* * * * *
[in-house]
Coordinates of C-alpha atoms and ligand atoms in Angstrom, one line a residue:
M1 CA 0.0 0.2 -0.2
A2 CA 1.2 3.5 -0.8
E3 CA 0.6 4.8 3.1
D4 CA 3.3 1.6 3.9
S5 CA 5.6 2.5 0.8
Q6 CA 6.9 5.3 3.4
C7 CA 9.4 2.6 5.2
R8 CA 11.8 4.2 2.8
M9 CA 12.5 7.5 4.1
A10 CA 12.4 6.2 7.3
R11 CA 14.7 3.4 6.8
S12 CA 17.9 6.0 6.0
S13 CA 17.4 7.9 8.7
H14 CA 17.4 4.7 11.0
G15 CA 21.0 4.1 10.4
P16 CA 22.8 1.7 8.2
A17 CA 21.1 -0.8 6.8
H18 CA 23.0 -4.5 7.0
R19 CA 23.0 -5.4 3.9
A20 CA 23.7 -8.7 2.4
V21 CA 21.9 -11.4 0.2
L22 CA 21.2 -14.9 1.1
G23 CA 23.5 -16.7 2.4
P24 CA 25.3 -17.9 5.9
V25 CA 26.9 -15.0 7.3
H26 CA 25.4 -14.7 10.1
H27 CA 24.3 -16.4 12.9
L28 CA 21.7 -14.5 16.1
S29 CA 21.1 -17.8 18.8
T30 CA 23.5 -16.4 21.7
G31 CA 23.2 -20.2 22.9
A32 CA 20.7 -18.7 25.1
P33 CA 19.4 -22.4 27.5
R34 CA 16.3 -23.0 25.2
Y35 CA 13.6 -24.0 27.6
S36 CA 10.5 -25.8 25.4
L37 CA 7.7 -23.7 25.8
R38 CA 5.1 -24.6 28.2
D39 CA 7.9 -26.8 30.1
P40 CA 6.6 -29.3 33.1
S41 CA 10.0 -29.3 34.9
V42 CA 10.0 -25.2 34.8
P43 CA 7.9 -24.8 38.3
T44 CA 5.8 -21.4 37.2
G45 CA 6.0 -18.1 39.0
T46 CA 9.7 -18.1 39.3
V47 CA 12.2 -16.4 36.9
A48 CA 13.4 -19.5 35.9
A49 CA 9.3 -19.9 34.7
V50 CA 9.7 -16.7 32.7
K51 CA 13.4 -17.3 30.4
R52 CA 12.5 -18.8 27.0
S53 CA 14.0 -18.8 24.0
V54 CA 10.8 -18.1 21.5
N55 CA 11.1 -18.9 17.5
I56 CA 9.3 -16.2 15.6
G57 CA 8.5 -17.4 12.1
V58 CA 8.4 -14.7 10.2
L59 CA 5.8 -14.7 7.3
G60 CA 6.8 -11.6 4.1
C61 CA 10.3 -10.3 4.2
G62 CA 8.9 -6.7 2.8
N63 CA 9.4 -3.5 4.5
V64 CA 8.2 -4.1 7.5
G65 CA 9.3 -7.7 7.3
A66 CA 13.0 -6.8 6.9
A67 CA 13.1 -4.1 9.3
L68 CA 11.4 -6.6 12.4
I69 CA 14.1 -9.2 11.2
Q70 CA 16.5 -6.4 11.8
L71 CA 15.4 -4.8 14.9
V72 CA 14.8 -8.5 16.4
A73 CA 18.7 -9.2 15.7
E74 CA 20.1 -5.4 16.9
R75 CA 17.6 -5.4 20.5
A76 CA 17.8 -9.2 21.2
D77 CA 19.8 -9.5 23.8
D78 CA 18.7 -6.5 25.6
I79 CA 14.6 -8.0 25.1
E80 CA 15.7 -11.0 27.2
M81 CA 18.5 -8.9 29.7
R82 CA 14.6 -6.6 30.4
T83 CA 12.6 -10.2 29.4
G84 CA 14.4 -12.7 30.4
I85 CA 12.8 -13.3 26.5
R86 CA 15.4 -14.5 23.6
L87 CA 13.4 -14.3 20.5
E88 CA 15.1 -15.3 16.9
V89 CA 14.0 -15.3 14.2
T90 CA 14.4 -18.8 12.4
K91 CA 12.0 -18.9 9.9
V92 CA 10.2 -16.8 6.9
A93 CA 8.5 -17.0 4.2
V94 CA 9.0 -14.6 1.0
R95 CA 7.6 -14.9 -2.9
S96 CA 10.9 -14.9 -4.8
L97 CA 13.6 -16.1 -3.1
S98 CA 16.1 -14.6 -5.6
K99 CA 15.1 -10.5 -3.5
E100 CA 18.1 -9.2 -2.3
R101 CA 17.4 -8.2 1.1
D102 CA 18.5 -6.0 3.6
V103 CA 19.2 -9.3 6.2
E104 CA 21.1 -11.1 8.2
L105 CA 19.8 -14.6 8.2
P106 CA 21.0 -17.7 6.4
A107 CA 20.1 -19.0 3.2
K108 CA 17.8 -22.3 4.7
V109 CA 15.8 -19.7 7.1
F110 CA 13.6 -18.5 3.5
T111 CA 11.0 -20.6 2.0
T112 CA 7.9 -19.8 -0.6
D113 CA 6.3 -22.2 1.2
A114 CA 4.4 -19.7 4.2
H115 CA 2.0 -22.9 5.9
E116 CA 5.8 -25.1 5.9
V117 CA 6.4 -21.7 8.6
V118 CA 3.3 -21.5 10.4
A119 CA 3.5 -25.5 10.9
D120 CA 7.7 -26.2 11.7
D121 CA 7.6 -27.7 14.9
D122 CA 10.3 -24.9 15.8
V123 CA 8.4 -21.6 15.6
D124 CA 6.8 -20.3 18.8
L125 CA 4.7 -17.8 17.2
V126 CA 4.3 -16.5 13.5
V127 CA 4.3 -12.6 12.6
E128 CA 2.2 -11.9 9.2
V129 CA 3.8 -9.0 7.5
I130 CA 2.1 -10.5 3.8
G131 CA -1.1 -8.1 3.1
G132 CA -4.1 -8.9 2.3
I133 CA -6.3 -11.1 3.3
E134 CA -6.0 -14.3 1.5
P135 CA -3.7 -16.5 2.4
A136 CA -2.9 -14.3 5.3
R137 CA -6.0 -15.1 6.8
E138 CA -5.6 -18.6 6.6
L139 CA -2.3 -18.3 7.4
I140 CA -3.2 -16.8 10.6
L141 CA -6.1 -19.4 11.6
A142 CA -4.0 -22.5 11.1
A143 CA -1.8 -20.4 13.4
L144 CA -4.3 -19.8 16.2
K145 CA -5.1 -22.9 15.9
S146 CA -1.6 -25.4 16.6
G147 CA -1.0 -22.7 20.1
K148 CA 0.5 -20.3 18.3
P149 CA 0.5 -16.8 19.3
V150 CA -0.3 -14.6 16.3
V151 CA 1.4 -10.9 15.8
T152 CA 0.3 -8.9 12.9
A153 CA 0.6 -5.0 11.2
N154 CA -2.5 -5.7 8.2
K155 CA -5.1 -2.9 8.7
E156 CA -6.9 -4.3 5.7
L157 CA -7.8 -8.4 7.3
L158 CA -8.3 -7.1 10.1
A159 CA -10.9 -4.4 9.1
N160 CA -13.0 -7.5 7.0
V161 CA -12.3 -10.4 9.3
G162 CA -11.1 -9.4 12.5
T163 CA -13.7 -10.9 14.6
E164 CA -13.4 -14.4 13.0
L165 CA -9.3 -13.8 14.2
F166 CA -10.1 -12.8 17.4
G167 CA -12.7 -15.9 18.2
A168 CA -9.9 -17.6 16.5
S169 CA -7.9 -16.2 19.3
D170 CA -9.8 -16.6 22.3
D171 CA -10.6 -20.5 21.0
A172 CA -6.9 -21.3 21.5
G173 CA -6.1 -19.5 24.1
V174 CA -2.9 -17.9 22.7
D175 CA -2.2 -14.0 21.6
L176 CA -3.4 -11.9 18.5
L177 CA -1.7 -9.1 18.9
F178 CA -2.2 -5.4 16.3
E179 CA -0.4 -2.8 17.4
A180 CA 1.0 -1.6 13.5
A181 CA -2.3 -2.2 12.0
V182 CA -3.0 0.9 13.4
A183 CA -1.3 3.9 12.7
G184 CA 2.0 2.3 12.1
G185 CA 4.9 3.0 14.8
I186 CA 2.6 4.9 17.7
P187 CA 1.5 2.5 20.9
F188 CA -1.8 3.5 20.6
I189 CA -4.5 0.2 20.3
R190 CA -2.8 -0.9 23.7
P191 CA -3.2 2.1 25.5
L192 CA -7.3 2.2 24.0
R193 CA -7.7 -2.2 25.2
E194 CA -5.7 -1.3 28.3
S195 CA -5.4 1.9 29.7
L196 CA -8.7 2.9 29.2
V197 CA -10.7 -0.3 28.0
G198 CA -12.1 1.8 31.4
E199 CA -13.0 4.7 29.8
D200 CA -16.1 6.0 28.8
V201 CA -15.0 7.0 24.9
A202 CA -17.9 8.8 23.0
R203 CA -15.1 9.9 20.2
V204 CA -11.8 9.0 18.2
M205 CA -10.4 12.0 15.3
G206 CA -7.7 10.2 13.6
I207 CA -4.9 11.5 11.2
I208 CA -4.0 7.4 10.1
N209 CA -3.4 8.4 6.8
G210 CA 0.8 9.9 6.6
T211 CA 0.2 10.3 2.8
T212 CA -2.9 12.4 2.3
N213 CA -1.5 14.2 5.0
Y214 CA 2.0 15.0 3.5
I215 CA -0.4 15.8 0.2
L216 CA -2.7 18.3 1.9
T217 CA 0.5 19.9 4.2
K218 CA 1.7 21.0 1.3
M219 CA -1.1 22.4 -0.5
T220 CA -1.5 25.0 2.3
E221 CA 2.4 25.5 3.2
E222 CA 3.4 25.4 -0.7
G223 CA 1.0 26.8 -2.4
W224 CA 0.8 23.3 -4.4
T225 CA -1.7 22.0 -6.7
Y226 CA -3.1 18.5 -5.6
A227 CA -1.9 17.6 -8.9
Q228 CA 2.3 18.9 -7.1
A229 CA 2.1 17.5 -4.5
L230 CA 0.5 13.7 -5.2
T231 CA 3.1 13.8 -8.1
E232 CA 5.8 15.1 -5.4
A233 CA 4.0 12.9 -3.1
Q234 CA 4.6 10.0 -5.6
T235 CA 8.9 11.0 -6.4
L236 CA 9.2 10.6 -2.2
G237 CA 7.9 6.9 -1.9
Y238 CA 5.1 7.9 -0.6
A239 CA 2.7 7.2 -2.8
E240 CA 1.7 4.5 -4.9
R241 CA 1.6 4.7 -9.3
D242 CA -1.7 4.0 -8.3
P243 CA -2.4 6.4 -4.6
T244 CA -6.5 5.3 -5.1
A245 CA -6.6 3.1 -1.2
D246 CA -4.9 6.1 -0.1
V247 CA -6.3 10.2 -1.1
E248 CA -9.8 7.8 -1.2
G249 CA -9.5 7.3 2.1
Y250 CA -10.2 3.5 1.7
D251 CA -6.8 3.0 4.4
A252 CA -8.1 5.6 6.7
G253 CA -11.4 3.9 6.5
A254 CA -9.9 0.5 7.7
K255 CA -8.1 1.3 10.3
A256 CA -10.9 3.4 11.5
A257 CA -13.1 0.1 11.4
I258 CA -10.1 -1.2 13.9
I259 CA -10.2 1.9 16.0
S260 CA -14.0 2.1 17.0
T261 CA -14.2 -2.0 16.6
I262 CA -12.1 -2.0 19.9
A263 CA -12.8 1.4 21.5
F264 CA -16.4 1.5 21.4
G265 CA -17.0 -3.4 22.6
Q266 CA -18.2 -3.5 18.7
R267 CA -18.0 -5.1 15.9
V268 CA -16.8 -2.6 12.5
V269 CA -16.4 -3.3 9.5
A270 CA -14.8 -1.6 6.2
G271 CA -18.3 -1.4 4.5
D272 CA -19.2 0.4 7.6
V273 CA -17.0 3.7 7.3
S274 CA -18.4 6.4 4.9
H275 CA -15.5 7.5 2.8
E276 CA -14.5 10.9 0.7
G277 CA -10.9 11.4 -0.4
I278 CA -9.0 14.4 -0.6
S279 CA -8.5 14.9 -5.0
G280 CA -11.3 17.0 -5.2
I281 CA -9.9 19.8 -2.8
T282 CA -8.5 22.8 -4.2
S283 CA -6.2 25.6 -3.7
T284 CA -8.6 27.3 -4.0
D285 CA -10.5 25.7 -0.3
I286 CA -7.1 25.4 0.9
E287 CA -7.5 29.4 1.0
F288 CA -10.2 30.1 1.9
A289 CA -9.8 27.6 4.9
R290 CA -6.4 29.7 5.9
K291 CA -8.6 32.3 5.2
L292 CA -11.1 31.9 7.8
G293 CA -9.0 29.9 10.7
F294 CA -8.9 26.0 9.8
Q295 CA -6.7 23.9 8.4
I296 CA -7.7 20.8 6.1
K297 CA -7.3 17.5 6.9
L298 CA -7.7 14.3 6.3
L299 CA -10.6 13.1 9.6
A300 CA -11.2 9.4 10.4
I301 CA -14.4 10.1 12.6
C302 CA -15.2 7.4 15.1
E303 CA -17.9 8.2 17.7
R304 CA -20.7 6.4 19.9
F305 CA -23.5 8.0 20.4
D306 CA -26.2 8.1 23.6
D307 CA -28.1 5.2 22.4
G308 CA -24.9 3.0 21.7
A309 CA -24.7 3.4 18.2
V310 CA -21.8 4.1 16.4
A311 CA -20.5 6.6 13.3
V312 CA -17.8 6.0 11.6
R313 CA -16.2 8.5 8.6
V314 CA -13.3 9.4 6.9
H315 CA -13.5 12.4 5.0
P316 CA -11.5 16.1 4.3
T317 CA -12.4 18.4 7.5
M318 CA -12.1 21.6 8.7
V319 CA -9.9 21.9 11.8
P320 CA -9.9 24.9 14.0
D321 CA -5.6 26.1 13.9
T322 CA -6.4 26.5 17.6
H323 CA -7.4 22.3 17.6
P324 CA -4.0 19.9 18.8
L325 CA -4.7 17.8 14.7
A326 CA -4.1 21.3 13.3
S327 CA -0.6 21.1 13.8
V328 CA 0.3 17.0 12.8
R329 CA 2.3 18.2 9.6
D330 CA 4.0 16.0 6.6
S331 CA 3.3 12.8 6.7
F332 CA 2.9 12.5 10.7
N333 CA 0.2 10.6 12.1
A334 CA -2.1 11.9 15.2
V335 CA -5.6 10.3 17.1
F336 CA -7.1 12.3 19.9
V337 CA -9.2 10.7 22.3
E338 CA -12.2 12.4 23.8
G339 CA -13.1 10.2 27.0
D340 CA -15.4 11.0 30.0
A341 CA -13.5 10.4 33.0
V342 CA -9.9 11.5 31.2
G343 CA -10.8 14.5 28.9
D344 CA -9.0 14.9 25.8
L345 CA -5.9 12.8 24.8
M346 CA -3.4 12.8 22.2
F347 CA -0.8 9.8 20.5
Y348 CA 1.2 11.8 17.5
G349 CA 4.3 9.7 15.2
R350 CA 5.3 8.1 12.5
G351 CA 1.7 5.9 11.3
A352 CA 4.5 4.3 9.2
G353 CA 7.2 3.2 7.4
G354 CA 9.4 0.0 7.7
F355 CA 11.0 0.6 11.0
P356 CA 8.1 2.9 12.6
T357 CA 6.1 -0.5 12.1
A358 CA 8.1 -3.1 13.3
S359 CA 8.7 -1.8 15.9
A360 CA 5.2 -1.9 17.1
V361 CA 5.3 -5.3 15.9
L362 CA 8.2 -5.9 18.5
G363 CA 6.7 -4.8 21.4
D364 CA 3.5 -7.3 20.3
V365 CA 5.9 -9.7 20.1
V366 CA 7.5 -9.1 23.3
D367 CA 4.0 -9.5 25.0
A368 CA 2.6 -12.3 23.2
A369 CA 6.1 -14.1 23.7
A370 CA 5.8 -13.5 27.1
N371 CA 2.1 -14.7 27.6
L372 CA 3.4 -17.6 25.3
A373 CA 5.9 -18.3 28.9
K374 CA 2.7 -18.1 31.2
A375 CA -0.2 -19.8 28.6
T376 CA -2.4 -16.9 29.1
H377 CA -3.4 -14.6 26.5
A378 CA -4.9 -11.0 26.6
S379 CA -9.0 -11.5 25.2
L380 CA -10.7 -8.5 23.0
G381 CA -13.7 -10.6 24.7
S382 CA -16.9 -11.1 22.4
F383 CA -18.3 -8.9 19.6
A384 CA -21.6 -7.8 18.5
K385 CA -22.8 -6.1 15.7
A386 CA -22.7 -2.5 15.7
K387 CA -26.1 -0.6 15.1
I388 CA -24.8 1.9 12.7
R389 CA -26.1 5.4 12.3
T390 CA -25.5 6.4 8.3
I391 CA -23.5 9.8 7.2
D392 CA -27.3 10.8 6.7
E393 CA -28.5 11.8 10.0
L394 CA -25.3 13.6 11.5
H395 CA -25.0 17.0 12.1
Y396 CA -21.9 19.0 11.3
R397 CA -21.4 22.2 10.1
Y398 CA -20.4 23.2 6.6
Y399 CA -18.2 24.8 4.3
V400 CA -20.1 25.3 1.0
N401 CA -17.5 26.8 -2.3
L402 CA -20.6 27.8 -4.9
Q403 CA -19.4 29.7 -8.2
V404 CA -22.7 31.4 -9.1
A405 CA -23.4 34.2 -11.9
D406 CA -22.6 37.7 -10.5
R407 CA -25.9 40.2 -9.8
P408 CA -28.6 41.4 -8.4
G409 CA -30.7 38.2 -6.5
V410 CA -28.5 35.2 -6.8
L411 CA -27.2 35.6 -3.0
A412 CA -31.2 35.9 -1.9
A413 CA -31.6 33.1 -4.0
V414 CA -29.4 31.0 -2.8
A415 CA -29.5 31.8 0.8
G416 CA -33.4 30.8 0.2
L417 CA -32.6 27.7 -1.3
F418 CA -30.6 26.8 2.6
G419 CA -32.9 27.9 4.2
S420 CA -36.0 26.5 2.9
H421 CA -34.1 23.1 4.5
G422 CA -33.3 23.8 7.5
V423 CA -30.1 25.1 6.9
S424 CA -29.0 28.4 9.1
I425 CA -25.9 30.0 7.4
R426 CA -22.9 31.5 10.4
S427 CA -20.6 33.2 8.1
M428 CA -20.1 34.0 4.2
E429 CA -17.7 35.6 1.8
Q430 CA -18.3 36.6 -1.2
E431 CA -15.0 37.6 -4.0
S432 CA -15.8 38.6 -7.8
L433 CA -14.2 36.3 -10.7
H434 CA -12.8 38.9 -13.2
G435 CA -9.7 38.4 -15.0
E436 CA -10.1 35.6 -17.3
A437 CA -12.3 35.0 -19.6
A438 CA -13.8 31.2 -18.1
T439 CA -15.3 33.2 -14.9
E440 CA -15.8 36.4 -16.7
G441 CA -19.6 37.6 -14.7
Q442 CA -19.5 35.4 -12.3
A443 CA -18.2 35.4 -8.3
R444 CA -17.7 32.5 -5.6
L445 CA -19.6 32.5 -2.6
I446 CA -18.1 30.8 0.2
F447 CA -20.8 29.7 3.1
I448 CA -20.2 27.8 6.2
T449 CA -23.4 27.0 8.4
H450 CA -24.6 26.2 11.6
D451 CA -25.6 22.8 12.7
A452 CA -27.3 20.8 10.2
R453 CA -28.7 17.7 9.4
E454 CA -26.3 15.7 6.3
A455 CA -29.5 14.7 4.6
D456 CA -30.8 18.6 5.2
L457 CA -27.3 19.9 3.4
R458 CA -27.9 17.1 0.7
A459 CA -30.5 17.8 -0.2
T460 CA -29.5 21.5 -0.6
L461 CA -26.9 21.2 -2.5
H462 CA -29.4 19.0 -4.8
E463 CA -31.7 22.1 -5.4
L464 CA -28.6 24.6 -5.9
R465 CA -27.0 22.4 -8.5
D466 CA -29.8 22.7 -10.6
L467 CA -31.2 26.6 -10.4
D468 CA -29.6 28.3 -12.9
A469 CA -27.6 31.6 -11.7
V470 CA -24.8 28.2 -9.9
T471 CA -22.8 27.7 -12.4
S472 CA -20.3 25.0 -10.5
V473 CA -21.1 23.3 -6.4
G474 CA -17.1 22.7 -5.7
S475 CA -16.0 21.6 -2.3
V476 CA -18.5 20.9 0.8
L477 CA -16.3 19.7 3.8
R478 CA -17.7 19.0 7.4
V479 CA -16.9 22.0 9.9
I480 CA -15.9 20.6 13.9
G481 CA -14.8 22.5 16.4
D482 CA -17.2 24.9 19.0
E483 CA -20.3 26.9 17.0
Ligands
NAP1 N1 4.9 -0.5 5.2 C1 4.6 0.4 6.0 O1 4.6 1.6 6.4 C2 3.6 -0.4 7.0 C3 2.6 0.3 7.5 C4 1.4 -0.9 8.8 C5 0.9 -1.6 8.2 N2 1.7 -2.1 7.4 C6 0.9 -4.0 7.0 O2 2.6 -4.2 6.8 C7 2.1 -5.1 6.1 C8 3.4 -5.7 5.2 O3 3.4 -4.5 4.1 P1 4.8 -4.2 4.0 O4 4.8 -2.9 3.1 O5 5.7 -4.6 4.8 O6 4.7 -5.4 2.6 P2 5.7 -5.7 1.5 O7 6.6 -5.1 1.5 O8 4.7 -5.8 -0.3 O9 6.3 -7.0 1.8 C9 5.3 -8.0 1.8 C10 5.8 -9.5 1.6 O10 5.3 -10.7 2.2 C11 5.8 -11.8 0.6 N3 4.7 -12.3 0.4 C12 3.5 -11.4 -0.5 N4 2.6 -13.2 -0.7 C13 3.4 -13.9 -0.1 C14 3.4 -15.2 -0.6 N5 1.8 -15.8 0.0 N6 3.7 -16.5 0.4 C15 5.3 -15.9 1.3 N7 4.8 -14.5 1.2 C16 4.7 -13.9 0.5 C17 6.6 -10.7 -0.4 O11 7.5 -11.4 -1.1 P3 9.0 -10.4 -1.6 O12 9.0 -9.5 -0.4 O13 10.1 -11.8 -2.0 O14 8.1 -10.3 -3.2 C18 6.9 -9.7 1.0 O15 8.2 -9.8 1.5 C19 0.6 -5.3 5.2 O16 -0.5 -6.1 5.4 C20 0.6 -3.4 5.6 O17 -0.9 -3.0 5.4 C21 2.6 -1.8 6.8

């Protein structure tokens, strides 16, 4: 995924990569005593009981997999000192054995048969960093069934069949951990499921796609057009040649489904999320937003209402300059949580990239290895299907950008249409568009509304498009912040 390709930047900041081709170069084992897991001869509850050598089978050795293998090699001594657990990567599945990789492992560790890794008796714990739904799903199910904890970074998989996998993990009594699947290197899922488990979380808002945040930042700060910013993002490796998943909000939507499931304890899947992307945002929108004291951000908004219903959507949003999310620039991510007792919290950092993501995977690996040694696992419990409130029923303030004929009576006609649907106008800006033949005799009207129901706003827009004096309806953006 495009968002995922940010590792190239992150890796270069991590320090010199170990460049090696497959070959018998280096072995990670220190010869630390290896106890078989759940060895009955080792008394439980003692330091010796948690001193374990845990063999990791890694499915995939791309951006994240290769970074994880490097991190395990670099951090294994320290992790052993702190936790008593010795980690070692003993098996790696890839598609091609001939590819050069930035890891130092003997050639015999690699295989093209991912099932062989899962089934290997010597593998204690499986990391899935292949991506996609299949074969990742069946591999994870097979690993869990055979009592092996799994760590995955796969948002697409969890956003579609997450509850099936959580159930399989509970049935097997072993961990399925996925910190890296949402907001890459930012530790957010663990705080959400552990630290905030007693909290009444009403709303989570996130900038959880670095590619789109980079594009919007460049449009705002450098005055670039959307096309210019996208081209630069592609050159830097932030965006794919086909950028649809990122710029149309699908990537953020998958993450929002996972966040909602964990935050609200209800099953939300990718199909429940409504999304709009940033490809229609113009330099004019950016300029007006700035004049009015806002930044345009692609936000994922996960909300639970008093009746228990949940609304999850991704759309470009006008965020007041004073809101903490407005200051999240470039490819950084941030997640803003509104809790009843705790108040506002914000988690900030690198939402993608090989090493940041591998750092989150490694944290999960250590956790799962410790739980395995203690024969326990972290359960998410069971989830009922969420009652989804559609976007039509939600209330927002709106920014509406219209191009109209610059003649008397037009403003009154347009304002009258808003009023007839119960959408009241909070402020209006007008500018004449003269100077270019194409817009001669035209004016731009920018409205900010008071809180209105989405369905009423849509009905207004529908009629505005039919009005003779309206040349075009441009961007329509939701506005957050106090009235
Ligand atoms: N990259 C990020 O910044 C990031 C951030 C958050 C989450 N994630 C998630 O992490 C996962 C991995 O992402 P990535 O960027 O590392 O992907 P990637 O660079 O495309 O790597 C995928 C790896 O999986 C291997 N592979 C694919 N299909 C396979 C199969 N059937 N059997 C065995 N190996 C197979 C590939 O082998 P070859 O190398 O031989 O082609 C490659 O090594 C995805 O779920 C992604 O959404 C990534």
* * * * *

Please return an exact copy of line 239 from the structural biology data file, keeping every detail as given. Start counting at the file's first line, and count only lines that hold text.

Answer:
G237 CA 7.9 6.9 -1.9